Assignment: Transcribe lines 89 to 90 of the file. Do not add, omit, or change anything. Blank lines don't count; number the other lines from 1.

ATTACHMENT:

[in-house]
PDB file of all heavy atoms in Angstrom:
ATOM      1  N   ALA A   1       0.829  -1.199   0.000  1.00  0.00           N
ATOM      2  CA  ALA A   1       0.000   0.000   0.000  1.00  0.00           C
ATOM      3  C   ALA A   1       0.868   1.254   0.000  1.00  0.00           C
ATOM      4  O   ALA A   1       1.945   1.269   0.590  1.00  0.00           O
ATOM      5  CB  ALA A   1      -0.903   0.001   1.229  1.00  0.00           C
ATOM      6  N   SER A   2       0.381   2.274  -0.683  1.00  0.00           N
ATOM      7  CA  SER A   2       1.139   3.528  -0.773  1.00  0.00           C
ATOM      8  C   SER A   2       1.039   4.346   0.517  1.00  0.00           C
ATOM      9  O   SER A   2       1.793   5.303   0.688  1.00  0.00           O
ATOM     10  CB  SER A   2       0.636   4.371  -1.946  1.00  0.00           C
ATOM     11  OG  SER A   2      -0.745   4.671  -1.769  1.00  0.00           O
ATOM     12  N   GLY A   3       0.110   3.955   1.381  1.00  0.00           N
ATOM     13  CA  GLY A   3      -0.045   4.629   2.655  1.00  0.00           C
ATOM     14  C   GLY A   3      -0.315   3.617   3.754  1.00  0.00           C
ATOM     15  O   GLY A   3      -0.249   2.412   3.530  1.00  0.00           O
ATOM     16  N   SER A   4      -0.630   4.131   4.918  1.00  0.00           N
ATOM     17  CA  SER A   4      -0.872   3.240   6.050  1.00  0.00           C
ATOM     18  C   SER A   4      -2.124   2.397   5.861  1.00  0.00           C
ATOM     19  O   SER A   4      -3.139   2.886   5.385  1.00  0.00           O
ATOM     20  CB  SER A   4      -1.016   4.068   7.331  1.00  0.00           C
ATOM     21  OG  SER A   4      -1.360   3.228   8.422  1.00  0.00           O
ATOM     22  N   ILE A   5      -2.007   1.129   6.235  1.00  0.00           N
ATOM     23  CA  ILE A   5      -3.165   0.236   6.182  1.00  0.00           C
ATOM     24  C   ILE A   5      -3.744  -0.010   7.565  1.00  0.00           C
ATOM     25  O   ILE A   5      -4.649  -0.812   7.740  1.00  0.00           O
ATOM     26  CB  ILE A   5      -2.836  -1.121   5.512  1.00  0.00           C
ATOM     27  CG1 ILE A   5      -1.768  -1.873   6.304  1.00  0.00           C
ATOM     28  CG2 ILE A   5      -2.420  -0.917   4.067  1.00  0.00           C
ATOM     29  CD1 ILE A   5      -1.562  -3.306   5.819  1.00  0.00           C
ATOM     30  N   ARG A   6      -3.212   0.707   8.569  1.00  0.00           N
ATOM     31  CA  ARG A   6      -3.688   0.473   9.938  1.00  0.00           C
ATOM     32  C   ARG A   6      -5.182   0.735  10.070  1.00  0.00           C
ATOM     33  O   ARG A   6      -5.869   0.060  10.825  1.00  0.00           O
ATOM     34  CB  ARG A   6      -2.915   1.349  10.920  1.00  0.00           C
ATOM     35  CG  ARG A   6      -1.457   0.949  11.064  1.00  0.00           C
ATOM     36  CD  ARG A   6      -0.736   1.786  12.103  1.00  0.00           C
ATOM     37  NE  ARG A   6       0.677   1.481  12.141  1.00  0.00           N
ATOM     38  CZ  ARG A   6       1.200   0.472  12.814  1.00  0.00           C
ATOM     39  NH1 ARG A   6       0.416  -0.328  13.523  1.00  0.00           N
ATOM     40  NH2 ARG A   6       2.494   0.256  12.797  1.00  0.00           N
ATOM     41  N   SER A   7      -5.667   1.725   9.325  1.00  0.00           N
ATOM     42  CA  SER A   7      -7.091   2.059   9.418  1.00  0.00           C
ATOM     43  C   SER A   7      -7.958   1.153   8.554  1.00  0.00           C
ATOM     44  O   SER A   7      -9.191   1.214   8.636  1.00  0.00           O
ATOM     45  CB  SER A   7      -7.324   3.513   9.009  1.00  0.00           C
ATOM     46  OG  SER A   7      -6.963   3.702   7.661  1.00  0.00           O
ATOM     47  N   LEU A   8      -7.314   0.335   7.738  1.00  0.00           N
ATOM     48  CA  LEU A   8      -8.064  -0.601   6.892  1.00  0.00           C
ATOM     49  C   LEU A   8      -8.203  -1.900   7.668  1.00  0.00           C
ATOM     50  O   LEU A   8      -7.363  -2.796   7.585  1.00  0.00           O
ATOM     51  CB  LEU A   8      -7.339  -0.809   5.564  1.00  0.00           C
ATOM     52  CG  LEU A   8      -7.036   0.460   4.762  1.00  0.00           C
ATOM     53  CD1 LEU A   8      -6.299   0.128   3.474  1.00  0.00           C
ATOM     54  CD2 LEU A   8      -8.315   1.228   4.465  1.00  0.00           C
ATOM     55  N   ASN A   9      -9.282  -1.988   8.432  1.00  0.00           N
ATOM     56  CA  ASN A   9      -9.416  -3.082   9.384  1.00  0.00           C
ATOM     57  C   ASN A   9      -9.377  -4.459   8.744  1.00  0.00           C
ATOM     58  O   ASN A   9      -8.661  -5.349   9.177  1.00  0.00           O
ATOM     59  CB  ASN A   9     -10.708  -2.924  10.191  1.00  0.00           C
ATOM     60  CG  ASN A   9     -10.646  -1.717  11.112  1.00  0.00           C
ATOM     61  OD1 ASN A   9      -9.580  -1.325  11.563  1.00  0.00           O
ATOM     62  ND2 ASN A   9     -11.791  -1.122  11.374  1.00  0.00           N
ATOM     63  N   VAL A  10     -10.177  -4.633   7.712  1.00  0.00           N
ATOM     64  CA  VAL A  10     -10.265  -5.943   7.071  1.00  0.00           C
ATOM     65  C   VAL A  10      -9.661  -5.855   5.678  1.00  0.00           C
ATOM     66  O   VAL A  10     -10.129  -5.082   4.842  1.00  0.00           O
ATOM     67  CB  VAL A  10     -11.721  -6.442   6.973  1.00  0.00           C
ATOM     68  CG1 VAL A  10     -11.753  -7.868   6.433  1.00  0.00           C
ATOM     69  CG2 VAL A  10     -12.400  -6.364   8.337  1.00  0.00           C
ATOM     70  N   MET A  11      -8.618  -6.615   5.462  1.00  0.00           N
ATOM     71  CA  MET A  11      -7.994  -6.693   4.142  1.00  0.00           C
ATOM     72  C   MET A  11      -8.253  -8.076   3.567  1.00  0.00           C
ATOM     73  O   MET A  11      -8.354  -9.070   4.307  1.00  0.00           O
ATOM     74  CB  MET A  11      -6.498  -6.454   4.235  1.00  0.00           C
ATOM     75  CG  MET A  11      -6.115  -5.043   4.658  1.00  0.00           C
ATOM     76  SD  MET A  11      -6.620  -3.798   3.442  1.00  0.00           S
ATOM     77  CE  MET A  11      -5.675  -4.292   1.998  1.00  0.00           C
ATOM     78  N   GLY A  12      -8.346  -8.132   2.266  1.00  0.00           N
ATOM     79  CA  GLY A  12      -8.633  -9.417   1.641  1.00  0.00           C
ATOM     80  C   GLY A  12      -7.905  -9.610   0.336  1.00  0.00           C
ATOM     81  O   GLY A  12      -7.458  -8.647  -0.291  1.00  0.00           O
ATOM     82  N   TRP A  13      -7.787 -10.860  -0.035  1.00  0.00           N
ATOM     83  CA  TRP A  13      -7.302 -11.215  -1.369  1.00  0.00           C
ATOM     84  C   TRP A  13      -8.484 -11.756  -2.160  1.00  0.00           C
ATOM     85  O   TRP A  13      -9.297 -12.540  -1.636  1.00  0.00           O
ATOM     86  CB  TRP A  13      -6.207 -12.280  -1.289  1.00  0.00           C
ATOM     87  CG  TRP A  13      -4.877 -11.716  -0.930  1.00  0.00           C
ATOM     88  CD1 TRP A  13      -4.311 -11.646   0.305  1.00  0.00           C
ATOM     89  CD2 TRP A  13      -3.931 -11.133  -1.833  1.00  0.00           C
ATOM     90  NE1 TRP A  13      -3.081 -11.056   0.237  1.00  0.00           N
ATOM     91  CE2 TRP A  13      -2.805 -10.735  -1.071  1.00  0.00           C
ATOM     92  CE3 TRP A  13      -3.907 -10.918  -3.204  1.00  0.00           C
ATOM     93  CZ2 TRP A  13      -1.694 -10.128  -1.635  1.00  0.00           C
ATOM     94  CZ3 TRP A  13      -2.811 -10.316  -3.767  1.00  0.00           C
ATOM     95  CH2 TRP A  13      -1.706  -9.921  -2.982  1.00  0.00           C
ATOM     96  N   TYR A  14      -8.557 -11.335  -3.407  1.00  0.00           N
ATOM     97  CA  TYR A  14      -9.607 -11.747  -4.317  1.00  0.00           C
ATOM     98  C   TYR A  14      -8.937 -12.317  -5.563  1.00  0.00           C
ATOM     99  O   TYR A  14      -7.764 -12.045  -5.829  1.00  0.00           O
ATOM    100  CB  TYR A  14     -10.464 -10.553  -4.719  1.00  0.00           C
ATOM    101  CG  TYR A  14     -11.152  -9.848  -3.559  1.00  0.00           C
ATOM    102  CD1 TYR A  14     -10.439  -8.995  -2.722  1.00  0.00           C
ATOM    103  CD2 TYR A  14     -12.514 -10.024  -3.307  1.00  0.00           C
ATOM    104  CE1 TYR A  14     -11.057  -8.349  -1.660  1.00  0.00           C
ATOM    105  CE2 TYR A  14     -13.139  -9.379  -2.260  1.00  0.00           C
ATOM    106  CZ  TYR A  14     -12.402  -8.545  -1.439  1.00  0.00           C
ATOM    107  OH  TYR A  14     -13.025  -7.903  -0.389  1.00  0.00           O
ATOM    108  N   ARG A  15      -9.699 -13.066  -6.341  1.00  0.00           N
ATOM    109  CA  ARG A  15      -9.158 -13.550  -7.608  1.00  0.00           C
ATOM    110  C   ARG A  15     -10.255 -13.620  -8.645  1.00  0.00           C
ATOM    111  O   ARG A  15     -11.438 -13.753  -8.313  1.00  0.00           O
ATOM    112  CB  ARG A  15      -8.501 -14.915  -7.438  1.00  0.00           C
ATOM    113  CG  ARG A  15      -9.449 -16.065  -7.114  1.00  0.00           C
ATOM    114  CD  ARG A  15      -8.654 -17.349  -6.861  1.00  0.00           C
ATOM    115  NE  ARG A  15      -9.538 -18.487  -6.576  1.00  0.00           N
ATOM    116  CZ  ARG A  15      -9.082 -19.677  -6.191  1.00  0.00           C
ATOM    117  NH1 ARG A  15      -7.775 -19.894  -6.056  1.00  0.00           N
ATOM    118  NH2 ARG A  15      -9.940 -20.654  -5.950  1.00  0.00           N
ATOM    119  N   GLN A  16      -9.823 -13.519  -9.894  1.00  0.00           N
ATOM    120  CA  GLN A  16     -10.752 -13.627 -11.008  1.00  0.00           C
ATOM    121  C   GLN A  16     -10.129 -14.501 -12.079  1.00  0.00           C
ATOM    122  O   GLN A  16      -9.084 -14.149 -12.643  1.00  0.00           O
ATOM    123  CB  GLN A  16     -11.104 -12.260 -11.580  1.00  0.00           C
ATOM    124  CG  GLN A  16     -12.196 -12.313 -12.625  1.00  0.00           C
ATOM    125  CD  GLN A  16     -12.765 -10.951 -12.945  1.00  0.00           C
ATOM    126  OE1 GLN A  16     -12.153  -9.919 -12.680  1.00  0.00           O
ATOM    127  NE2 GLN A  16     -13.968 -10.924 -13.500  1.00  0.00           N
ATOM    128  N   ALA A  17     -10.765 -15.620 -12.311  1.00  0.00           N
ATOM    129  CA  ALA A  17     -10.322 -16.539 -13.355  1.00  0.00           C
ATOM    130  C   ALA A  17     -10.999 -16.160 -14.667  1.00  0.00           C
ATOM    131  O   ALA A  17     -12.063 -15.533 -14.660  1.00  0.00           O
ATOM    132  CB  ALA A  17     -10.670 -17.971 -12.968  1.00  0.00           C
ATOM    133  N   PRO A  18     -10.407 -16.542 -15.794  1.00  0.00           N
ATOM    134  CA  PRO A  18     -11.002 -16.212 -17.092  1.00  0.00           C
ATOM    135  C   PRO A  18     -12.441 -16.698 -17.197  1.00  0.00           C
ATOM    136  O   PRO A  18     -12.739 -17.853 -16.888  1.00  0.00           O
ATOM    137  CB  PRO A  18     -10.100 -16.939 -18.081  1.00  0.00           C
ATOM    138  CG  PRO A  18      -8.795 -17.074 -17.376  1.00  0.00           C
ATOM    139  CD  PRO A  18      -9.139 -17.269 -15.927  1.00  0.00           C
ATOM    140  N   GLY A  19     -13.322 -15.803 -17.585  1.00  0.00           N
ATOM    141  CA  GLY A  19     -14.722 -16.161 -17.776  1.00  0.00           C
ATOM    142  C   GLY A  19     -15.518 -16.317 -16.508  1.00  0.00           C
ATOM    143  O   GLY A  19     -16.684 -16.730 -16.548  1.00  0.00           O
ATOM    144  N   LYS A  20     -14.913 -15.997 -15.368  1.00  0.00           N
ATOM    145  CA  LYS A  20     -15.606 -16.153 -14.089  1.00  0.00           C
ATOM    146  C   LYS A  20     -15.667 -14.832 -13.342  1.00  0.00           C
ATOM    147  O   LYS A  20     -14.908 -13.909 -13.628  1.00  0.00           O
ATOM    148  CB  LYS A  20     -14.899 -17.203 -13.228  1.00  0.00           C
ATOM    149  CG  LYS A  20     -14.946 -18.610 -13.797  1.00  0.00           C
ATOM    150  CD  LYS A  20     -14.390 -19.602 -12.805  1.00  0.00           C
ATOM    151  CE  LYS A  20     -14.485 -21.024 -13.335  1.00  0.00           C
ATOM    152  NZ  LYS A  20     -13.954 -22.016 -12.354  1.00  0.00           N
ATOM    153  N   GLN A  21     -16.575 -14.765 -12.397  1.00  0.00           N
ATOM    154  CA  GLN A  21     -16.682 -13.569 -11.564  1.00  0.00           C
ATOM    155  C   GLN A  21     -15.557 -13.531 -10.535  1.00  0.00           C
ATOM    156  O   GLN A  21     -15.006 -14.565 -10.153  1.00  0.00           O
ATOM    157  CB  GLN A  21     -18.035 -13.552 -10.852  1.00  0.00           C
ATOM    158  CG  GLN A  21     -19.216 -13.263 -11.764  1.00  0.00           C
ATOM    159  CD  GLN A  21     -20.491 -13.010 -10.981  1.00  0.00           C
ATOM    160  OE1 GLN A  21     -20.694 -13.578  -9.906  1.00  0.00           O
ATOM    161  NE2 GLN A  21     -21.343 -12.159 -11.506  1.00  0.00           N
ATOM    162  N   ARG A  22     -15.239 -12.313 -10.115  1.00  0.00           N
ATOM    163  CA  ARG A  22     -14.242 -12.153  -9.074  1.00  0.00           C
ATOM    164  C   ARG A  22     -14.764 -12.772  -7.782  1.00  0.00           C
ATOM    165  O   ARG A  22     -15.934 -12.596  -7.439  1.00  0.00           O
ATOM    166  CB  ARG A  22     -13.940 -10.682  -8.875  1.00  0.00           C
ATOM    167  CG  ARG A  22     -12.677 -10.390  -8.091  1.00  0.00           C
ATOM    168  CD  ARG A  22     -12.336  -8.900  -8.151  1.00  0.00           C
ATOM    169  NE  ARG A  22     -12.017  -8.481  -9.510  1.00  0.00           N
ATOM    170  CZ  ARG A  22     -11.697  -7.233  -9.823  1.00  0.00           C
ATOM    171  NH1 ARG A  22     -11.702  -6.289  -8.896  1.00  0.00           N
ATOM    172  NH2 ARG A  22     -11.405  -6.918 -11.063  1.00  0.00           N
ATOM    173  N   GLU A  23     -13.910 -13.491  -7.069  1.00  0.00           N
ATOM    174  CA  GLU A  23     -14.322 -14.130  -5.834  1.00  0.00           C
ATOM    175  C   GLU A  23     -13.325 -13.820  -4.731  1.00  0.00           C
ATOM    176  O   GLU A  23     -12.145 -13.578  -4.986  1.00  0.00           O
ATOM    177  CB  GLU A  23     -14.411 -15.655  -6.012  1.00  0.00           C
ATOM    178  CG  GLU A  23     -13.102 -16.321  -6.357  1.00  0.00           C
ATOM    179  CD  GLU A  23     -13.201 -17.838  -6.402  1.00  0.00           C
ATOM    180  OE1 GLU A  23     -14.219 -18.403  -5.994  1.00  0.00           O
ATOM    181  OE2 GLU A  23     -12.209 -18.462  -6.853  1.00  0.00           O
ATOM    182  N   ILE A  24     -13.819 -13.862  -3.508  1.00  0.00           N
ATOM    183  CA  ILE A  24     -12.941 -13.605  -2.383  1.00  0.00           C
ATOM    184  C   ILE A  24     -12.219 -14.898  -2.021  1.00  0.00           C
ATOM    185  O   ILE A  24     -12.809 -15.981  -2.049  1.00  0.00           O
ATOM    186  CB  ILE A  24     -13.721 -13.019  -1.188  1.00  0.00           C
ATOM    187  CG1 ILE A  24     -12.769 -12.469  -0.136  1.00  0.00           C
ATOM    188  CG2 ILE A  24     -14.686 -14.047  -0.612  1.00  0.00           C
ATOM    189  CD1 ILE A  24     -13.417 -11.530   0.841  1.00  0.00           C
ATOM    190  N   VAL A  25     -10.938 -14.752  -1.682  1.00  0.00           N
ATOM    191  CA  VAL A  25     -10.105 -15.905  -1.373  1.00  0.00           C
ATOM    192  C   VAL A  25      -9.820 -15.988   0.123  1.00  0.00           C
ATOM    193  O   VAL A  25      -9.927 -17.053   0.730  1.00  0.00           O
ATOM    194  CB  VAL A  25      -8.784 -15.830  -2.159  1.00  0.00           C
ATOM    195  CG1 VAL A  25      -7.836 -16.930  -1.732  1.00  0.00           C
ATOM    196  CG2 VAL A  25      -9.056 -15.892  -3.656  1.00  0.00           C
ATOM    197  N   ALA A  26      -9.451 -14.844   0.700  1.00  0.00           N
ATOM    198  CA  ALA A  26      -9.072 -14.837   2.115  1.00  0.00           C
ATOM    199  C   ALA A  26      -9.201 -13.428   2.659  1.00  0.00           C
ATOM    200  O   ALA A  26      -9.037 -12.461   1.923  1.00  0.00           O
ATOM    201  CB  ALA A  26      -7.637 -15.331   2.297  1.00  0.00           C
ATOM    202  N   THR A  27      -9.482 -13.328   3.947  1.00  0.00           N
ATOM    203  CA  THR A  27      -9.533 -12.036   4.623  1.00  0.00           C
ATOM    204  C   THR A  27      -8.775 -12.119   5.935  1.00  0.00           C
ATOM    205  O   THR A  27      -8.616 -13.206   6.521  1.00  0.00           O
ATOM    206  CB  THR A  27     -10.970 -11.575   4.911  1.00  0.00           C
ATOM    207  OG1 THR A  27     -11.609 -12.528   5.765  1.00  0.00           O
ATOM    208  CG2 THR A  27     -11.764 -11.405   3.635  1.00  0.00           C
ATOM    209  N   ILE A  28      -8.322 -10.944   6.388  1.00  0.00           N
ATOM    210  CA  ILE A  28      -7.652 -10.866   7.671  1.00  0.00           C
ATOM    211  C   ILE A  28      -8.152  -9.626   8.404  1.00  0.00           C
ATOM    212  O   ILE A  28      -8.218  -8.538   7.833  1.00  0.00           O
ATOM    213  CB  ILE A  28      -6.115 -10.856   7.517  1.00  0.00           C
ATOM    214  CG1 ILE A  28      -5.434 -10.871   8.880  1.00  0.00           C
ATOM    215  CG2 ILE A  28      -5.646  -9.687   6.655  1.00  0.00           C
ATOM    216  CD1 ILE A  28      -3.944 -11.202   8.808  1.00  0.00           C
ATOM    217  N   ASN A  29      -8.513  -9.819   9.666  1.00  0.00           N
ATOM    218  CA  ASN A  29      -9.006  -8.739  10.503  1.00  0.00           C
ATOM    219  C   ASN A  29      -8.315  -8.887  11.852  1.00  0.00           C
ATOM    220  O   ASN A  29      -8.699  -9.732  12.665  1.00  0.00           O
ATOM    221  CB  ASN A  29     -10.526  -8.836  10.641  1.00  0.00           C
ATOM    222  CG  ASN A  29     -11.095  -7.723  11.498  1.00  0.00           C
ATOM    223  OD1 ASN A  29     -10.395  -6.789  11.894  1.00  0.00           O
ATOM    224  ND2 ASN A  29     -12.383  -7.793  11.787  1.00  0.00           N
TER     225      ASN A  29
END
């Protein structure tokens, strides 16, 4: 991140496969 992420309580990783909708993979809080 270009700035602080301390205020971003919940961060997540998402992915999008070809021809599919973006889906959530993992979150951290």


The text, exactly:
ATOM     87  CG  TRP A  13      -4.877 -11.716  -0.930  1.00  0.00           C
ATOM     88  CD1 TRP A  13      -4.311 -11.646   0.305  1.00  0.00           C